Notre Dame. In my first post in this series, I placed myself in the time of Lent, and in the desert. As Mark 1, the Gospel for Lent’s first Sunday, puts it:
And the Spirit immediately threw him out into the wilderness. He was in the wilderness for forty days, tempted by Satan; he was with the wild beasts; the angels waited on him.
After this simple scene, Jesus comes out of the desert, preaching the kingdom of God and calling people to conversion. What was the desert like, so as to ignite Jesus’ ministry of the kingdom of God? Some scholars point to an obvious clue: Jesus was “with the wild beasts.” In the desert, with nothing but natural things around him; seeing things just as they are, stripped of the adornments of civilization, the overlay of fine words, ordinary social attraction and distaste.
Mark may even have in mind Daniel 4, where king Nebuchadnezzar ends up among the wild beasts, forced to see himself starkly anew, unadorned. The king had been walking on the roof terrace of his place, admiring his great city. But suddenly, “a voice came from heaven: ‘O King Nebuchadnezzar, to you it is declared: This kingdom has departed from you! You shall be thrown out from human society, and your dwelling shall be with the wild beasts. You shall be made to eat grass like oxen, and seven eras shall pass, until you have learned that the Most High has sovereignty over the kingdom of mortals and gives it to whom he will.’ (Daniel 4)
The desert leaves us unadorned, facing things and ourselves just as they are: natural, returned to nature. Or as Lear put it, “Thou art the thing itself. Unaccommodated man is no more but such a poor, bare, forked animal as thou art.” Such is Lent, a salutary resistance to our hyped-up culture. We go into the desert to be like Jesus, but may discover first the Nebuchadnezzar within us.
As I explained last time, I am a Harvard professor on sabbatical at Notre Dame, and trying to make Lent out of it. For this, we need to put aside predictable views of our universities, learning to look upon our surroundings without desire or distaste — with “an equal eye,” as the Bhagavad Gita puts it, neither attached to the one nor alienated from the other.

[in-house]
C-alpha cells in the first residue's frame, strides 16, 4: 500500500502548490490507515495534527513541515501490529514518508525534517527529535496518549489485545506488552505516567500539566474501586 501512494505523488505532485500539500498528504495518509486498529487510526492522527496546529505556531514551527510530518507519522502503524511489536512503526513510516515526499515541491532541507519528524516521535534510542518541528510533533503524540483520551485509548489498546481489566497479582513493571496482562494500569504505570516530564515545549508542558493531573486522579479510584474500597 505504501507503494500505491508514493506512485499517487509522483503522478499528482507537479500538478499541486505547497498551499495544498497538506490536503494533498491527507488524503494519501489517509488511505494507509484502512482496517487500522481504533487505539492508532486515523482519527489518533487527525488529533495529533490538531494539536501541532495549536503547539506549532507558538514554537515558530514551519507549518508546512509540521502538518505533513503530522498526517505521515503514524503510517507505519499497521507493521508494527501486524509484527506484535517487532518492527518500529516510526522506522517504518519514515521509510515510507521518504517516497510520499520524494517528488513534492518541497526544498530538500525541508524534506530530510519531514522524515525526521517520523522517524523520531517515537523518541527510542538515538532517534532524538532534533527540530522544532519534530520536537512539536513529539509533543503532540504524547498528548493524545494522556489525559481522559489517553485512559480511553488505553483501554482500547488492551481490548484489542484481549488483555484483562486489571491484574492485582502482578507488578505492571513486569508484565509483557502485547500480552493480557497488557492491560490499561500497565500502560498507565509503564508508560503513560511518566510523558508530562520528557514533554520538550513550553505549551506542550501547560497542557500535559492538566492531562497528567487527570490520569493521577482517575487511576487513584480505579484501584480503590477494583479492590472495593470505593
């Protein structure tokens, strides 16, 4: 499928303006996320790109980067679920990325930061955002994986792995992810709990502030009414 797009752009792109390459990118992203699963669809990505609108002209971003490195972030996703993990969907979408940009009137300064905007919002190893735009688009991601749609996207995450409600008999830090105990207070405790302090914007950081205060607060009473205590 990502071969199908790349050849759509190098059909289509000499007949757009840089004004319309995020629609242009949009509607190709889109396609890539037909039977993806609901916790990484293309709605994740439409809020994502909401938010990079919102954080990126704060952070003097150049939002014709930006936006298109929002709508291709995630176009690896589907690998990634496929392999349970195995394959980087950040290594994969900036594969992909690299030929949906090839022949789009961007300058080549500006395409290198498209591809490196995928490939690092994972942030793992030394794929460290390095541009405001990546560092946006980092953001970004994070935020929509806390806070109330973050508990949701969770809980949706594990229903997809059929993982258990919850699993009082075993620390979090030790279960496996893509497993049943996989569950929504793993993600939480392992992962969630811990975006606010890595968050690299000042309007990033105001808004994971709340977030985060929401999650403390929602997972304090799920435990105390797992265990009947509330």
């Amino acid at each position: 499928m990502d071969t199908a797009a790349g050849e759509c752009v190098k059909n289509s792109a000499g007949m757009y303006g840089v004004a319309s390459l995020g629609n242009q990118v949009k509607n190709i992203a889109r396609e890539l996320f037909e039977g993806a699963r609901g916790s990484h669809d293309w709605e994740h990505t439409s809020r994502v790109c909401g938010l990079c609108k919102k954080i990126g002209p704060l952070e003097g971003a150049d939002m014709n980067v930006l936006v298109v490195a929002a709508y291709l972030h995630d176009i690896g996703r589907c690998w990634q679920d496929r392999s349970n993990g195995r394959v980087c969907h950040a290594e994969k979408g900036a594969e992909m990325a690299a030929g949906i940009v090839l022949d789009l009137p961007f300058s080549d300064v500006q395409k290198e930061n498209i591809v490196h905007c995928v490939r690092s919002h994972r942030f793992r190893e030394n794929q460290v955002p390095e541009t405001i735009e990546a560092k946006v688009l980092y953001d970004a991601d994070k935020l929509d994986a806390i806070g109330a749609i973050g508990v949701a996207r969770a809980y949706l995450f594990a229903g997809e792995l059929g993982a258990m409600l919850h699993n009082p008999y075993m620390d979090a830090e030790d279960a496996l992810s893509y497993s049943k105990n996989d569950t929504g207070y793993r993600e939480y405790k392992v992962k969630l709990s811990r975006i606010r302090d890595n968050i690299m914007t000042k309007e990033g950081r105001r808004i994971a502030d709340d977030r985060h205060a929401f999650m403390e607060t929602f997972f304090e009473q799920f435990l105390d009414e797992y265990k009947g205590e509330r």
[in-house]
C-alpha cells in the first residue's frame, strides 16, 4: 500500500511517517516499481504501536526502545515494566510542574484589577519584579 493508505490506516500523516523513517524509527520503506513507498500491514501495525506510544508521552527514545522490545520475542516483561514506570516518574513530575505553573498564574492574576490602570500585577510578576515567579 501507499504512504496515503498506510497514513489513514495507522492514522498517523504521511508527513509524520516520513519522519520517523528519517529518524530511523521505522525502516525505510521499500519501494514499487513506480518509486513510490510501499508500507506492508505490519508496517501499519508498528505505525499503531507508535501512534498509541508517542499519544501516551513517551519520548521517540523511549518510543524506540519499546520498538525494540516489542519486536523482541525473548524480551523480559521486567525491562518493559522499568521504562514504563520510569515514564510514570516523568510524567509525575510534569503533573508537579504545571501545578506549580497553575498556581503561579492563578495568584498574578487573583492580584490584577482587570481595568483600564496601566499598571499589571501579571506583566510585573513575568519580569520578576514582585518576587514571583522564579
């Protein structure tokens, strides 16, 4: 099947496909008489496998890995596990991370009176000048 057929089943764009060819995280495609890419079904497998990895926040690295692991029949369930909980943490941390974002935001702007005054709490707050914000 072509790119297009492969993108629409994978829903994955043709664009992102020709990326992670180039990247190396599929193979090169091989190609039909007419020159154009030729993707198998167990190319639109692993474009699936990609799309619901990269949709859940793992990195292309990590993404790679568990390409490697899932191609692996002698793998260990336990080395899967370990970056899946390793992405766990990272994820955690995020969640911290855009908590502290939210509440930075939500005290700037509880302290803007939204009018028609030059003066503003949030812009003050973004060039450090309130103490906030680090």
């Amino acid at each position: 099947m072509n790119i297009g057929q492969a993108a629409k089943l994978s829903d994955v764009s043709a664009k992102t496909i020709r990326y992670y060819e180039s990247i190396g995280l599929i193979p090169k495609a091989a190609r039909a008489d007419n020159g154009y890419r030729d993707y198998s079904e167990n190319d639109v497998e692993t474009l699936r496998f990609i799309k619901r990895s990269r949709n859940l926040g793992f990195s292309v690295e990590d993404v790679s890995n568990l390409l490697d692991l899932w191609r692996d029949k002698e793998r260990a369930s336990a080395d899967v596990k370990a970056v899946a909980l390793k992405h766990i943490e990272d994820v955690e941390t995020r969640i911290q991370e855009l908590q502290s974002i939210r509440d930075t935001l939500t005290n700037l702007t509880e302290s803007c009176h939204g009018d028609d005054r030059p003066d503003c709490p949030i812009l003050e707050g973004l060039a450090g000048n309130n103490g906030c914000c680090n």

It is indeed interesting to think about Harvard from the vantage point of Notre Dame. In certain ways the two institutions are similarly old, wealthy, prestigious. 1) Harvard: founded in 1636; students: 22,000; faculty: 2400 (more or less, depending on how one counts); endowment: 37.6 billion; campus size: 210 acres; Latin motto: Veritas (Truth). 2) Notre Dame: founded in 1842; students: 8600; faculty: 1305; endowment: 11.8 billion; campus size: 1265 acres; Latin Motto: Vita, Dulcedo, Spes (Life, Sweetness, Hope) As a faculty member at Harvard, and a visitor at Notre Dame, I can see that both are more than satisfactory for all concerned. Few universities are as Catholic as Notre Dame, none are as wealthy as Harvard.
Perhaps the key difference is in the eye of the beholder. What strikes me as the difference right now — perhaps unsurprisingly, as a Catholic and Jesuit for a few months at Notre Dame – is that Notre Dame feels like a community, and Harvard does not. At Notre Dame, the center still holds, the campus is centripetal, spiritually centered on the Basilica and the Marian Shrine behind it; its many parts, no matter how complex, tend to cohere in a Catholic worldview, in the Church, in light of the Gospel, for Christ. Harvard has many, many centers, but no real center, and its energies are centrifugal. Harvard is outward-reaching, exceedingly mobile, on the move, perhaps endowed with smaller communities, but it is not a community, as a whole.
As deep as community, perhaps truth is at issue. I remember once hearing Drew Faust, our very fine and now outgoing president, speak to the meaning of the school motto, Veritas (without the original in Christo et ecclesia), with words to this effect: Truth means that any question can be asked without fear. Yes, and that is very good. But Truth has also to do with answers, values, perhaps even a few non-negotiables. Truth may differ for a Christian or a Hindu or a secular person, and differences must be respected, but there are many stopping points along the way. My sense is that here in South Bend, Truth can be still ultimately one, recognized unselfishly and without fear. In Cambridge, the possibilities keep unfolding, perhaps connected to truth, often aimed at the good in a very sincere and effective manner, but sometimes without foundations, words without foundations. We can say almost anything at Harvard, but that may not be enough. It is Truth that sets us free.
How does all this matter in terms of teaching, researching, and writing, as I hide out in my comfortable desert, finishing a book and starting two more? That is the matter for another post, next week.